Wednesday at church, we heard the most riveting speech by a guest speaker so far this summer. It was about how Christians should do politics. The country hasn’t been this polarized since the Civil War, he said. In an aggressive secularistocracy, the devout Christian bears increasing hostility and ridicule.
You can see the effects in conservatives’ splintering support for marriage. The splintering is on a number of issues, but none more so than marriage. The heat is particularly strong on that front. Have conservative converts to an—at best—libertarian position on marriage done so out of principle, or out of fear of being left behind, of being excommunicated from polite society forever? I’m not talking about a difference in tactical approaches to saving marriage. I’m talking about a political “evolution” out of genuine fear.
Stella Morabito writes:
People become less focused on truth and more focused on their social survival. And once people perceive the PC view as dominant, many with opposing views remain silent out of fear of social isolation.
Human beings tend to comply very quickly when threatened with labels of vilification—i.e., “bigot” or “hater”—that serve to get one socially labeled as a non-person. That’s because we know and fear social ostracism as a death trap. We have a primal, hard-wired response to this risk that is especially hard to resist when our public discourse is commandeered by thought policing.
Facing such trial and torment, one wishes he was not burdened with the truth or the mission to spread it. The guest speaker at church quoted Jeremiah’s complaint to God:
O Lord, you have enticed me, and I was enticed; you have overpowered me, and you have prevailed. I have become a laughingstock all day long; everyone mocks me.
For whenever I speak, I must cry out, I must shout, “Violence and destruction!” For the word of the Lord has become for me a reproach and derision all day long.
If I say, “I will not mention him, or speak any more in his name,” then within me there is something like a burning fire shut up in my bones; I am weary with holding it in, and I cannot.
Hold it in, Jeremiah, or pay the price. Todd Starnes of Fox News reports Senior Master Sergeant Phillip Monk was relieved of his duties by his lesbian commander for not disciplining an instructor who disagreed with homosexuality. This happened at Lackland Air Force Base, known bastion of sexual restraint.
I’m confused. How does pushing acceptance of homosexuality square with the military’s simultaneous effort to clean up sexual harassment of recruits? It’s like plugging a leak in a dam while opening another. What’s the point? How does this help the military’s mission?
That depends on what you view the military’s mission is. If you guessed the military’s mission is to defeat the enemy, you’d be mistaken. Since President Woodrow Wilson resegregated the military, progressive Democrats have long used the military to conduct its social experiments.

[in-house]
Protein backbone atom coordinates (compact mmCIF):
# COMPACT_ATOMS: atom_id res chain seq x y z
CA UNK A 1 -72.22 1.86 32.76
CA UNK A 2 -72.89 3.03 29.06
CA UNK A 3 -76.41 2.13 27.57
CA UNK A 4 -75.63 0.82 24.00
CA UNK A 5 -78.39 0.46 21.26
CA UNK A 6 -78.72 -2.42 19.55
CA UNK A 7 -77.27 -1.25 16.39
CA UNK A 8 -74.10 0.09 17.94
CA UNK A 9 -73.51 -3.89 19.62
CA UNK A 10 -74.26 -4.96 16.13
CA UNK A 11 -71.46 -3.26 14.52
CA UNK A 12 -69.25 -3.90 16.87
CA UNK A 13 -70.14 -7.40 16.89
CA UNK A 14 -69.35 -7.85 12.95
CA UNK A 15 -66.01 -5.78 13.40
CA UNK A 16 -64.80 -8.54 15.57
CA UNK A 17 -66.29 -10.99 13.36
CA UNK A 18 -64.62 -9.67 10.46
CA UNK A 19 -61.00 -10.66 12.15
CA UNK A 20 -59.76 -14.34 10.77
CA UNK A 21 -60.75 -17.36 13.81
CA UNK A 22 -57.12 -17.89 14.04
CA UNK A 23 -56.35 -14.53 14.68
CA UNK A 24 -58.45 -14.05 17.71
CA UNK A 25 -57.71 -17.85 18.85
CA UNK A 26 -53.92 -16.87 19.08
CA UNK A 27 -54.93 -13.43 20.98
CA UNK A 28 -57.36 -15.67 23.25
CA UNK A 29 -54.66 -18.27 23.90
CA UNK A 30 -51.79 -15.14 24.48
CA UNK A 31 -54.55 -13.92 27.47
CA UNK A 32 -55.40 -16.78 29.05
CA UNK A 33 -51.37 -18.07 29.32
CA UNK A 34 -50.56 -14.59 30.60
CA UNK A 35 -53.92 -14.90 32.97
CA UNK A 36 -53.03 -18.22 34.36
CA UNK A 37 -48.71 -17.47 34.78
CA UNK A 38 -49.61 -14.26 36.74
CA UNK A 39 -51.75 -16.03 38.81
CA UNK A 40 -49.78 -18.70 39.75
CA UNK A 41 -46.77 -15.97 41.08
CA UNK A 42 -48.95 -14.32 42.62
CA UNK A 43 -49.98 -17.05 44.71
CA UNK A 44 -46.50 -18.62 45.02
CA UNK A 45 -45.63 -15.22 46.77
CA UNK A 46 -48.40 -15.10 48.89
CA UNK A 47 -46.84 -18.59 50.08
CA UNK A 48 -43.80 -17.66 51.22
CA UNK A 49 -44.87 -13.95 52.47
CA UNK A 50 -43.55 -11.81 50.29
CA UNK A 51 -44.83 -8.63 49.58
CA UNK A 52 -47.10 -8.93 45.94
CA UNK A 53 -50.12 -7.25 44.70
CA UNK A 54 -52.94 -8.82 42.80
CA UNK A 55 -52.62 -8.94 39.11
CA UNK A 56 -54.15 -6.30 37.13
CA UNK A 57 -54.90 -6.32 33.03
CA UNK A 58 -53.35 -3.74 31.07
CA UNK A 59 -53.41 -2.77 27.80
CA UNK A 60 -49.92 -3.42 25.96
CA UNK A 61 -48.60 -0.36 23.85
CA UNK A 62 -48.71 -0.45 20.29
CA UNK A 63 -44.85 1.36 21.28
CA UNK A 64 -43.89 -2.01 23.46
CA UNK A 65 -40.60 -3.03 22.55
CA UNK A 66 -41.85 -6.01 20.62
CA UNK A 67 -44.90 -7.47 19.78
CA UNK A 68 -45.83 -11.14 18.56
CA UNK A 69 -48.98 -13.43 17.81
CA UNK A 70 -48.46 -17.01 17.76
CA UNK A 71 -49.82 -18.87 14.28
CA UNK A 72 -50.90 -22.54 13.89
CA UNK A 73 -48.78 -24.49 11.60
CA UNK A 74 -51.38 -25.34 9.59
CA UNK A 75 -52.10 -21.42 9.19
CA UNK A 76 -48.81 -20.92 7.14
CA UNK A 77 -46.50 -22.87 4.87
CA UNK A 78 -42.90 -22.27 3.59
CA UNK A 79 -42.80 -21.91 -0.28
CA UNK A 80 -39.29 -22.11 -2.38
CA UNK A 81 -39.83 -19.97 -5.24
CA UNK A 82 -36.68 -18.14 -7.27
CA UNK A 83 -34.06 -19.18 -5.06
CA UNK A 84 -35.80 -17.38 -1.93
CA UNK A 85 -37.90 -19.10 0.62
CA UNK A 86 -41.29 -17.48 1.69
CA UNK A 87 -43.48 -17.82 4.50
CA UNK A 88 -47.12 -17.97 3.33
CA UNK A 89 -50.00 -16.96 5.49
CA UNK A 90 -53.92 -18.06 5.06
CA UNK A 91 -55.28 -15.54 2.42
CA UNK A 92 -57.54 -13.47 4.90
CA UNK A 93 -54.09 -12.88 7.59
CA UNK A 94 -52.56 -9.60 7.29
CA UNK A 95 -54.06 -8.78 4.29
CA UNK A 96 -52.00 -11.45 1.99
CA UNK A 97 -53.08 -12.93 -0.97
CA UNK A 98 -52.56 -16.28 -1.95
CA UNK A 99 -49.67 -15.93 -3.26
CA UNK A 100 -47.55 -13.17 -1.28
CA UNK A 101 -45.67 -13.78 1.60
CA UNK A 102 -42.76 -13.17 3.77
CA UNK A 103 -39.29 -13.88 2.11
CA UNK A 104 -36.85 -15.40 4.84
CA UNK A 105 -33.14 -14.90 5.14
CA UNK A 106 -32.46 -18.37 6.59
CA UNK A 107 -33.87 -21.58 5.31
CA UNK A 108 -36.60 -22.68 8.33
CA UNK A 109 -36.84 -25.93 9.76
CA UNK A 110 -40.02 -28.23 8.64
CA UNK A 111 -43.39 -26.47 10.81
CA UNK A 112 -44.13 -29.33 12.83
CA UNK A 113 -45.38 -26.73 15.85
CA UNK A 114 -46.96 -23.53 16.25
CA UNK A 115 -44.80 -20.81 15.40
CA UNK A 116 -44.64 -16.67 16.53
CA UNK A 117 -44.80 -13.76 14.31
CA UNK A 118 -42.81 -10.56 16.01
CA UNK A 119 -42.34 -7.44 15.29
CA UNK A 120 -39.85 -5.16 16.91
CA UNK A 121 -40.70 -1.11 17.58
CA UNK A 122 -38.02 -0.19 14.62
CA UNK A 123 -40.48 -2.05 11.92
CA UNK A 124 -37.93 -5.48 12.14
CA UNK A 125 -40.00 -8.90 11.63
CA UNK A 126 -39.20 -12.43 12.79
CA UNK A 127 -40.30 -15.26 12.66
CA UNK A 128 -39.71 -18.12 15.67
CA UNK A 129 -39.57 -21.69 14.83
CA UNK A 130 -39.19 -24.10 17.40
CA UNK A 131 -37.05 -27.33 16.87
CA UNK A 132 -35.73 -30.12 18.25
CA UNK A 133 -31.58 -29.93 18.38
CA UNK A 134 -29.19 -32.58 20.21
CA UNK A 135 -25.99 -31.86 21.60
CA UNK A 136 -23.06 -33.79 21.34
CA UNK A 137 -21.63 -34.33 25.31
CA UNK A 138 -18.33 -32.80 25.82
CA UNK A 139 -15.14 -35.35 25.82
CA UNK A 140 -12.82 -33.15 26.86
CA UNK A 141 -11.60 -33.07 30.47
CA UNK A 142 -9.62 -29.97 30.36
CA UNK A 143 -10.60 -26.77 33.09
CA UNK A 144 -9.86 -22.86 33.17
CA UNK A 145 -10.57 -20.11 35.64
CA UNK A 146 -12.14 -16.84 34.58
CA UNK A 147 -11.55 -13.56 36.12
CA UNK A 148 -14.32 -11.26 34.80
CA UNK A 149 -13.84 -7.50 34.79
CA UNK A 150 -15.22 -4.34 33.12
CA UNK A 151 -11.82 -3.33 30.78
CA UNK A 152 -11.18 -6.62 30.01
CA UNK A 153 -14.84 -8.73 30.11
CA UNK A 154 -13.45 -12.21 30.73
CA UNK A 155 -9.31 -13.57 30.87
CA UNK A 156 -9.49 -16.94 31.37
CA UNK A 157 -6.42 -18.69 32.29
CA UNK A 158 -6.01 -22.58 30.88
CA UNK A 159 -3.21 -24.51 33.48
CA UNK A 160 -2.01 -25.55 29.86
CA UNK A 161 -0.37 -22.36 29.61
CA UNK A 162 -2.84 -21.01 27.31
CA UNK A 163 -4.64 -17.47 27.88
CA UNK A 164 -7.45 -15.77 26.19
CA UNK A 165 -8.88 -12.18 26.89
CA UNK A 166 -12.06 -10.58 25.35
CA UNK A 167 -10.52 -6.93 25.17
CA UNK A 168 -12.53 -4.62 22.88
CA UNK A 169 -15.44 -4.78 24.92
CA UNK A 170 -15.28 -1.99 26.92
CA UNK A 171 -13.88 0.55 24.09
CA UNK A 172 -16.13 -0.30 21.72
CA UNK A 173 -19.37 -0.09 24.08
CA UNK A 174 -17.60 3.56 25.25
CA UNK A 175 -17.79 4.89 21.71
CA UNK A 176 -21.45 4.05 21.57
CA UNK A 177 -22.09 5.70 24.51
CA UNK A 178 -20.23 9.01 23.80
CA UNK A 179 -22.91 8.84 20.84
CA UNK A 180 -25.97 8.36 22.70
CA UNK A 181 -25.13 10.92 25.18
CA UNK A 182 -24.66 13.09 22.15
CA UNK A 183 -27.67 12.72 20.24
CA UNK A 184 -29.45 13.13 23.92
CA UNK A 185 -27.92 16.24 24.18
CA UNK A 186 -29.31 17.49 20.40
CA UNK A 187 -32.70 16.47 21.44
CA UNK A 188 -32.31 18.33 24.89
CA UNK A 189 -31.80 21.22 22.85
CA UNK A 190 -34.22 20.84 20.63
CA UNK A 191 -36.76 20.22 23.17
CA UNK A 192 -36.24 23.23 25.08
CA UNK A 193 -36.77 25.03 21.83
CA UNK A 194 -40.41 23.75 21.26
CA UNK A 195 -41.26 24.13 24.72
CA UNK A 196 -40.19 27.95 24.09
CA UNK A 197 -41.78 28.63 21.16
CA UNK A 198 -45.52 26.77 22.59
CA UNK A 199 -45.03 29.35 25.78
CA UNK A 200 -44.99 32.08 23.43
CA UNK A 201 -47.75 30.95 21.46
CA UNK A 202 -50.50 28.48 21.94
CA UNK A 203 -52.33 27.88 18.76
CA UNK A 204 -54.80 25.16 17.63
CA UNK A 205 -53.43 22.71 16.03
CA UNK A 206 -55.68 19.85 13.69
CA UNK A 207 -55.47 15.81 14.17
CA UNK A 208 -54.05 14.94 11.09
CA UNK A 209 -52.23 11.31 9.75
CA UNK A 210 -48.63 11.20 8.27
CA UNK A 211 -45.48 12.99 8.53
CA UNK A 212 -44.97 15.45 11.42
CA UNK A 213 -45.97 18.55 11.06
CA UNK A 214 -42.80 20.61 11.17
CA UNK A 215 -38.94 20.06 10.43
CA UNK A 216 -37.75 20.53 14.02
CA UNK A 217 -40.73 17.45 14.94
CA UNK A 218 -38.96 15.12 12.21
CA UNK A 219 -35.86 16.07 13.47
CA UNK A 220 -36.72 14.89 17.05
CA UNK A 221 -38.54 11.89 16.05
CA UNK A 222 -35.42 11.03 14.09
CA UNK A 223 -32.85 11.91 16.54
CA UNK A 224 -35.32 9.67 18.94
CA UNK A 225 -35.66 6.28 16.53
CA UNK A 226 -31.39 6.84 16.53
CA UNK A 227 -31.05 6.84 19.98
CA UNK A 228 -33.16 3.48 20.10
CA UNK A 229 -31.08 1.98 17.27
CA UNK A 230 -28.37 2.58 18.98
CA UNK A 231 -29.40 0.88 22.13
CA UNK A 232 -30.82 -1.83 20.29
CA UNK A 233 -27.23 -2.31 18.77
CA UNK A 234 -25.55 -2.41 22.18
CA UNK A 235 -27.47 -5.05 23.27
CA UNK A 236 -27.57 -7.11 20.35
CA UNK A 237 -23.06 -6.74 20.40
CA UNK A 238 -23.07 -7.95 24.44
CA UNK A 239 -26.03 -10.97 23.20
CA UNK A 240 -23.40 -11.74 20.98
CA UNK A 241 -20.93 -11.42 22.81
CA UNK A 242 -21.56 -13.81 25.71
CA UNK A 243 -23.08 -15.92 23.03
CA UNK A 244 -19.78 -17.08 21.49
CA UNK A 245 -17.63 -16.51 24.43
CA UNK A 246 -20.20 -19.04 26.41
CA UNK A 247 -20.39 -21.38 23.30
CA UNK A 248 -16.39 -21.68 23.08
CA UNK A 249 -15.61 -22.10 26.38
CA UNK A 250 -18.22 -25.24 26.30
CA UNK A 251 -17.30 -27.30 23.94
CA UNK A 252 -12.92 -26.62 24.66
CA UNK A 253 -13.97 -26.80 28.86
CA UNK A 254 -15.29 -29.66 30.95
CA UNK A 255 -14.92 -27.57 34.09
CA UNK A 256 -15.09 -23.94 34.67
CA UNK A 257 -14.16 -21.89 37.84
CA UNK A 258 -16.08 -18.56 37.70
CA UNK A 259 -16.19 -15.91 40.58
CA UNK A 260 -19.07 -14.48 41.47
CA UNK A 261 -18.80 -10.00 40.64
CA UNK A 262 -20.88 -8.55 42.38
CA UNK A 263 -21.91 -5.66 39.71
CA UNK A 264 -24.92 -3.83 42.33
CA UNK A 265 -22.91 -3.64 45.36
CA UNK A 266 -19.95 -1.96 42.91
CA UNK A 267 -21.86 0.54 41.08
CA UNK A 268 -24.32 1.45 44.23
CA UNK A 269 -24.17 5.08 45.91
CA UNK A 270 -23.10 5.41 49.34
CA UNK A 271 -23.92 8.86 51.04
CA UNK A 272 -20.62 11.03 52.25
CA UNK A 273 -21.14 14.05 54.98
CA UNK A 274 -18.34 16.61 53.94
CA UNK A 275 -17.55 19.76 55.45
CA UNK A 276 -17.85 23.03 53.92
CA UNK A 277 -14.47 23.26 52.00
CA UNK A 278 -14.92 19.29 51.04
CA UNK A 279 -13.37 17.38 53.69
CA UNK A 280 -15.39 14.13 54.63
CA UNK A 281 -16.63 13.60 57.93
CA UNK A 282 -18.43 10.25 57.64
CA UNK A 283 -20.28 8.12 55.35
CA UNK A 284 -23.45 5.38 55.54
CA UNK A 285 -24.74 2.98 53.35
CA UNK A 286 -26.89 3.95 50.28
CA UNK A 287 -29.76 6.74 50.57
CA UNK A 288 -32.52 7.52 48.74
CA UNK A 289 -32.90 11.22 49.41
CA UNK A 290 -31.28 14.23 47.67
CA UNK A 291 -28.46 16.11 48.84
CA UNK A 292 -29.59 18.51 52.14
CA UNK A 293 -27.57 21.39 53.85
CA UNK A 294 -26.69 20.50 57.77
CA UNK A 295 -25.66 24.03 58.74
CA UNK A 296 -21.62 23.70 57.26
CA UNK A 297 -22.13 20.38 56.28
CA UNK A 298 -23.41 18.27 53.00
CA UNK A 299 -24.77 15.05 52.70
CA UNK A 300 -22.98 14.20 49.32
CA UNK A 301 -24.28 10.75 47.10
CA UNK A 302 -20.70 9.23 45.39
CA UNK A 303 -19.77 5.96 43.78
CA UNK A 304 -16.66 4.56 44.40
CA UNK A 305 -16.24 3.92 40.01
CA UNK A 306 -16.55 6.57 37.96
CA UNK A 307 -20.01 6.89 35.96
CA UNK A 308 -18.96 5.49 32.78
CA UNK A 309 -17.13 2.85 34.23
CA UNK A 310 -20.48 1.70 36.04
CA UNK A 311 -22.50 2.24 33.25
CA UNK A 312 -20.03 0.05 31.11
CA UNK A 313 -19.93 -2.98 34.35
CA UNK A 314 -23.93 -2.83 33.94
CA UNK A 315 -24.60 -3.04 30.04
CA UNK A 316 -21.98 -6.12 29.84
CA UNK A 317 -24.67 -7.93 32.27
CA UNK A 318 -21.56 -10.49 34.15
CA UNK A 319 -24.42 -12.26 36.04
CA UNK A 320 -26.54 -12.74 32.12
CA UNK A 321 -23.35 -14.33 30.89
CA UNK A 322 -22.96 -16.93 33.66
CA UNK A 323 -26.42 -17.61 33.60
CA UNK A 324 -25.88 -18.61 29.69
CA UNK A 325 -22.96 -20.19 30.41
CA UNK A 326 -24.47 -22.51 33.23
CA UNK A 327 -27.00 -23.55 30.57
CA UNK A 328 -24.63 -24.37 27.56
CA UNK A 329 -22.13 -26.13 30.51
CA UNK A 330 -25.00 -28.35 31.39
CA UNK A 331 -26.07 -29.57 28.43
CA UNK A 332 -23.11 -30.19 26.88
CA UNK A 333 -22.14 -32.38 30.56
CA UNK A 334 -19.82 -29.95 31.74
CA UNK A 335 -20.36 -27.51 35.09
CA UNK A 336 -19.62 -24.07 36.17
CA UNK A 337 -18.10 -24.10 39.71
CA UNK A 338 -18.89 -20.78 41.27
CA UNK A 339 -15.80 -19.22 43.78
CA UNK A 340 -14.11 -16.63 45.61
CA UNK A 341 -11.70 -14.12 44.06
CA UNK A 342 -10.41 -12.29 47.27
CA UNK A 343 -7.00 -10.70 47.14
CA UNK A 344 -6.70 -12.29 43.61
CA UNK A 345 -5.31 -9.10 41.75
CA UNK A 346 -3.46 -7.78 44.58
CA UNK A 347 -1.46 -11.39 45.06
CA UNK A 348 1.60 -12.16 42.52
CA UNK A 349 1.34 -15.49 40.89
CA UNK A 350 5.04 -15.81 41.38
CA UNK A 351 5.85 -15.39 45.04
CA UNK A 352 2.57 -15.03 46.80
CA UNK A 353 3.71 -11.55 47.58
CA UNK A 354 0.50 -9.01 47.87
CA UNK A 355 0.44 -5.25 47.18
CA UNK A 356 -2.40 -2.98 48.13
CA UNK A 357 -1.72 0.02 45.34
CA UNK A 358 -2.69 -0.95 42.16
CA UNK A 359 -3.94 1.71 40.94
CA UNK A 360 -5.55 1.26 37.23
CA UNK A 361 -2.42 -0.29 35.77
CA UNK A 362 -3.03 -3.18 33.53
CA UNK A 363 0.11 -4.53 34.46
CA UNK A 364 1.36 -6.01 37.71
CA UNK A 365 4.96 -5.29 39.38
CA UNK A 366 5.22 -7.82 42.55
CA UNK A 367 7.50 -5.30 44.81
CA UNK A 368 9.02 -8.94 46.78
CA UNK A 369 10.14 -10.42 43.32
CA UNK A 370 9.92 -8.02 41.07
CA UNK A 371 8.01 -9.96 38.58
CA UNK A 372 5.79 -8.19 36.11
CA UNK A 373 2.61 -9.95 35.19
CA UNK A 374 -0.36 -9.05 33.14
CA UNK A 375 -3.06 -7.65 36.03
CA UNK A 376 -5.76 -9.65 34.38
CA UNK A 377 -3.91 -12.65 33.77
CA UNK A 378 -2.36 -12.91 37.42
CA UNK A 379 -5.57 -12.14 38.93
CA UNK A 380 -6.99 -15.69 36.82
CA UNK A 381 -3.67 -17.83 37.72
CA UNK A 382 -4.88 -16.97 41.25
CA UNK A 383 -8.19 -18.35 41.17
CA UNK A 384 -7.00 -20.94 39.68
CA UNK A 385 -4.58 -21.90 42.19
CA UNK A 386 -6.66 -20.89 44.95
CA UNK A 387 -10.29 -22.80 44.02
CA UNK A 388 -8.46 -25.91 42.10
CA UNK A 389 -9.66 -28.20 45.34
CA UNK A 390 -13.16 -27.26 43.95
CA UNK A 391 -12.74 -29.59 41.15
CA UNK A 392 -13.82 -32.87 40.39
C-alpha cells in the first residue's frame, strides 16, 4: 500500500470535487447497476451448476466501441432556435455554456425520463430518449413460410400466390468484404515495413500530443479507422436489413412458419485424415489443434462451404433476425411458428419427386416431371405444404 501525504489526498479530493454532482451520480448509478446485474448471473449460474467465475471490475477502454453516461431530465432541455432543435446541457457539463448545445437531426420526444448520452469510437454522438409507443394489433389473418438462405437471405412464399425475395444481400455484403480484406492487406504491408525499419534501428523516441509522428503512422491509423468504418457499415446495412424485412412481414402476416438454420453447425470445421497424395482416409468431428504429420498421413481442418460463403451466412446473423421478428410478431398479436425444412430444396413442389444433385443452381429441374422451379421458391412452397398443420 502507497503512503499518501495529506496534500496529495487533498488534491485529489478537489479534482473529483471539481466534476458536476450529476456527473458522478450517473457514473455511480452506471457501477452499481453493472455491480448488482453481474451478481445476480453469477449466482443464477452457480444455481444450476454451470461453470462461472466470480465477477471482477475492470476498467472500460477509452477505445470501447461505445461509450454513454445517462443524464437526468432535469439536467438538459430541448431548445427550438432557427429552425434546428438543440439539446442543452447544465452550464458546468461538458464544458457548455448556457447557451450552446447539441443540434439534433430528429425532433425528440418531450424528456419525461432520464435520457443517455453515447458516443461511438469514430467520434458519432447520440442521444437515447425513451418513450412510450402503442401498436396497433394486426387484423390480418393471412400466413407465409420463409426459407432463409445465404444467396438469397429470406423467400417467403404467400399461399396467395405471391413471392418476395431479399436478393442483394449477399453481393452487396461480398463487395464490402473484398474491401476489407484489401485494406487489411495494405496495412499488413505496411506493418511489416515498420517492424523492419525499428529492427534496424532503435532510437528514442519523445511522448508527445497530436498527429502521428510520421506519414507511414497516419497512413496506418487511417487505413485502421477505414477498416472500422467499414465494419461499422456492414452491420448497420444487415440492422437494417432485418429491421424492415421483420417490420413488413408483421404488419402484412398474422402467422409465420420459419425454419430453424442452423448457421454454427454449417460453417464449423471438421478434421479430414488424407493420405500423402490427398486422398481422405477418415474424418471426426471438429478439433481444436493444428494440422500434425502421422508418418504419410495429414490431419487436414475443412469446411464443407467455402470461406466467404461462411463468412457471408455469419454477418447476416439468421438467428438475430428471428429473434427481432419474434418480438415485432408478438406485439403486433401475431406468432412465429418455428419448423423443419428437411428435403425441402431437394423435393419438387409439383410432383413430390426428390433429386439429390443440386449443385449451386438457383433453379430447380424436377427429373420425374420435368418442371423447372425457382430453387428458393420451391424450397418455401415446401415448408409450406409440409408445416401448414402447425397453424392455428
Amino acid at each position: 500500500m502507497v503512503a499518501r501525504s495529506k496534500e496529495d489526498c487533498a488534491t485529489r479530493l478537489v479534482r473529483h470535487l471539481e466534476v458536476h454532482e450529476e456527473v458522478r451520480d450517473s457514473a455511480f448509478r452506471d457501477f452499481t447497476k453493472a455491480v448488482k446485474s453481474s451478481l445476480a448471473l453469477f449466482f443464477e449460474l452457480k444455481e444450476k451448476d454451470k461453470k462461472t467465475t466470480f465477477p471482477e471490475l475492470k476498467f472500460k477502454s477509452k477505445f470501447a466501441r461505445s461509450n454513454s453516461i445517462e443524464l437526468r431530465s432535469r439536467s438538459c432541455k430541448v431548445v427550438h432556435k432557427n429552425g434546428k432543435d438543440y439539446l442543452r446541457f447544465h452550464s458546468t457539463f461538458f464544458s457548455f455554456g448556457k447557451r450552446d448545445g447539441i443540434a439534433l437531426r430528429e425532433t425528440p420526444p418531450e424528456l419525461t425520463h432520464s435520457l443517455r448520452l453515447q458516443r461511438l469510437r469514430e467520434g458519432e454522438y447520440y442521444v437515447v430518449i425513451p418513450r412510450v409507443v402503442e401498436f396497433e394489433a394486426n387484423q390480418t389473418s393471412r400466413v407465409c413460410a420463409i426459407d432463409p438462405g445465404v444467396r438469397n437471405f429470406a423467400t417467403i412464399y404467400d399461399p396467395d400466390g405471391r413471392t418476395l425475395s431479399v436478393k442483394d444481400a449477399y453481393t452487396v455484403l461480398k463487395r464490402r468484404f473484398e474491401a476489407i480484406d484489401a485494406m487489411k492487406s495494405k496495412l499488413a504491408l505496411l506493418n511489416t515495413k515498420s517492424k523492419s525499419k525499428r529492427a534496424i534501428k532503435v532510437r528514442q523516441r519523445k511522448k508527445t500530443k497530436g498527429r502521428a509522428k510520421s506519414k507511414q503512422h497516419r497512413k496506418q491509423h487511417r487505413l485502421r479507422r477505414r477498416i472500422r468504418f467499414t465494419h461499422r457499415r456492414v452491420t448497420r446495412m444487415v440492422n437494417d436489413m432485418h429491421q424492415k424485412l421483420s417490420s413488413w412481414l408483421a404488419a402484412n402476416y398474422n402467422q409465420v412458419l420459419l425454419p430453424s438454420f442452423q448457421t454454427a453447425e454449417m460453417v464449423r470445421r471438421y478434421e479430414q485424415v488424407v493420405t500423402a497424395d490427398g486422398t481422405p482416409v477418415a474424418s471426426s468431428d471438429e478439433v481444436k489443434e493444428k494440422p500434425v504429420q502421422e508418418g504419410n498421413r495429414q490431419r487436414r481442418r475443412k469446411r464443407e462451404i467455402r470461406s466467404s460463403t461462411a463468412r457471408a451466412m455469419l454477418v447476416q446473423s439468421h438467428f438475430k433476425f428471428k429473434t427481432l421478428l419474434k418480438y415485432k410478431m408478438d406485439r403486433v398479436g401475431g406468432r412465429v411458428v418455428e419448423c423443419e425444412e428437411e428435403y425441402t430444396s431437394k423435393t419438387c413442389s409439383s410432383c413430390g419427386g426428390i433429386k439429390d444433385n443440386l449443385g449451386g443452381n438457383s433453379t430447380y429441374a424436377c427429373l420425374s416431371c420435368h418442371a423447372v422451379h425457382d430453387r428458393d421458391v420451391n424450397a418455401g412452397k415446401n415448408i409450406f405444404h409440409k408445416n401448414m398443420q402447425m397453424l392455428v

It’s easy to predict how this experiment will end. As our increasingly mixed-gender military becomes more ambivalent to troops’ sexual discipline, reports of harassment as well as consensual incidents will continue to rise and trust will erode.
Monk has served as a first sergeant at Lackland Air Force Base in San Antonio since 2011. He recently returned from a deployment and discovered he had a new commander – an open lesbian.
“In one of our first meetings, she was talking about her promotion and she mentioned something about a benediction,” Monk told Fox News. “She said she wanted a chaplain but objected to one particular chaplain that she called a bigot because he preached that homosexuality is a sin.”
“She then said, ‘I don’t know what kind of people actually believe that kind of crap,’” Monk said, recalling the meeting. “I knew I was going to have a rough time in this unit and I would have to be very careful what I said.”
May I be so bold as to ask how a lesbian got to be a commander in the Air Force in the first place? I have no proof, but I suspect she benefited from the same willfully blind, politically correct regime that promoted mass murderer jihadist Major Nidal Hasan.
Monk’s glib lawyer asks, “Are we going to have a ‘Don’t Ask, Don’t Tell’ policy for Christians so we don’t get harassed for our beliefs?” Um, yeah!
Baptist military chaplains are worried. They should be.
Recent months have brought challenges on many fronts as chaplains face navigating their ministry in light of the military’s repeal of “Don’t Ask, Don’t Tell,” the U.S. Supreme Court’s abolishment of the Defense of Marriage Act and other religious freedom issues facing chaplains and members of the military.
The decisions and changes mean chaplains might be asked to perform marriages for same-sex couples as well as counseling, marriage retreats and funerals. There are also concerns about whether military chaplains will be able to quote certain Scripture passages without facing disciplinary action for offending homosexuals.
Rod Dreher surmises:
What we’re seeing is the next phase of life in post-Christian America, in which people who really believe in Christianity have to learn to live in a pluralistic culture in which historical Christian norms not only cannot be taken for granted, but which may be radically opposed to the majority culture. Christians are going to have to learn what it means to suffer for the faith — though not, I believe (and certainly hope) to the degree that the early Church did — while keeping their hope and their openness to a world that increasingly sees them as aliens, even hostile aliens. They will also learn what it means to raise children who can successfully resist assimilation into the larger culture.